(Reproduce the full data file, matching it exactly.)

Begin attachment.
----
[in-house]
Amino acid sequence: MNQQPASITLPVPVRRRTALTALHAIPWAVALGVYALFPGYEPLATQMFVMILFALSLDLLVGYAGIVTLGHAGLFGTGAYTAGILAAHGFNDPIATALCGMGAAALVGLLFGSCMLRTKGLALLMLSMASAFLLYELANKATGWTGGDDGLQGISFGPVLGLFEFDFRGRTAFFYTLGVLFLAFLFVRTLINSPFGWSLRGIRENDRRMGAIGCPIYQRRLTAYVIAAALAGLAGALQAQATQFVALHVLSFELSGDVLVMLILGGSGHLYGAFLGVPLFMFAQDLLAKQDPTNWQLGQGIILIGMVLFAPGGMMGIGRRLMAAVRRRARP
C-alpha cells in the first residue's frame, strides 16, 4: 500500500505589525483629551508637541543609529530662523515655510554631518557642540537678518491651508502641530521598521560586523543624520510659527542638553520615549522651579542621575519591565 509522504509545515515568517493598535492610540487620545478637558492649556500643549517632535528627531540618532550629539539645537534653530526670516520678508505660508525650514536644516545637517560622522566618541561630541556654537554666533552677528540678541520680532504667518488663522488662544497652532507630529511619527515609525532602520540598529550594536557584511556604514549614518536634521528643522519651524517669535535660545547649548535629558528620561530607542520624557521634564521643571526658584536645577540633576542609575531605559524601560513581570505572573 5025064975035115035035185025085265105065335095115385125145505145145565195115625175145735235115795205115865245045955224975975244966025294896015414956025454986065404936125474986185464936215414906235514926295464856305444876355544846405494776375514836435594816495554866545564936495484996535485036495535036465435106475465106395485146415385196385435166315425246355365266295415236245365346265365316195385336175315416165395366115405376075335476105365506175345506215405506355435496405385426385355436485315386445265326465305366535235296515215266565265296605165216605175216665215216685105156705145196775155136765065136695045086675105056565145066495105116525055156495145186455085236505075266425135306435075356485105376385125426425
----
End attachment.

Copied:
[in-house]
Amino acid sequence: MNQQPASITLPVPVRRRTALTALHAIPWAVALGVYALFPGYEPLATQMFVMILFALSLDLLVGYAGIVTLGHAGLFGTGAYTAGILAAHGFNDPIATALCGMGAAALVGLLFGSCMLRTKGLALLMLSMASAFLLYELANKATGWTGGDDGLQGISFGPVLGLFEFDFRGRTAFFYTLGVLFLAFLFVRTLINSPFGWSLRGIRENDRRMGAIGCPIYQRRLTAYVIAAALAGLAGALQAQATQFVALHVLSFELSGDVLVMLILGGSGHLYGAFLGVPLFMFAQDLLAKQDPTNWQLGQGIILIGMVLFAPGGMMGIGRRLMAAVRRRARP
C-alpha cells in the first residue's frame, strides 16, 4: 500500500505589525483629551508637541543609529530662523515655510554631518557642540537678518491651508502641530521598521560586523543624520510659527542638553520615549522651579542621575519591565 509522504509545515515568517493598535492610540487620545478637558492649556500643549517632535528627531540618532550629539539645537534653530526670516520678508505660508525650514536644516545637517560622522566618541561630541556654537554666533552677528540678541520680532504667518488663522488662544497652532507630529511619527515609525532602520540598529550594536557584511556604514549614518536634521528643522519651524517669535535660545547649548535629558528620561530607542520624557521634564521643571526658584536645577540633576542609575531605559524601560513581570505572573 5025064975035115035035185025085265105065335095115385125145505145145565195115625175145735235115795205115865245045955224975975244966025294896015414956025454986065404936125474986185464936215414906235514926295464856305444876355544846405494776375514836435594816495554866545564936495484996535485036495535036465435106475465106395485146415385196385435166315425246355365266295415236245365346265365316195385336175315416165395366115405376075335476105365506175345506215405506355435496405385426385355436485315386445265326465305366535235296515215266565265296605165216605175216665215216685105156705145196775155136765065136695045086675105056565145066495105116525055156495145186455085236505075266425135306435075356485105376385125426425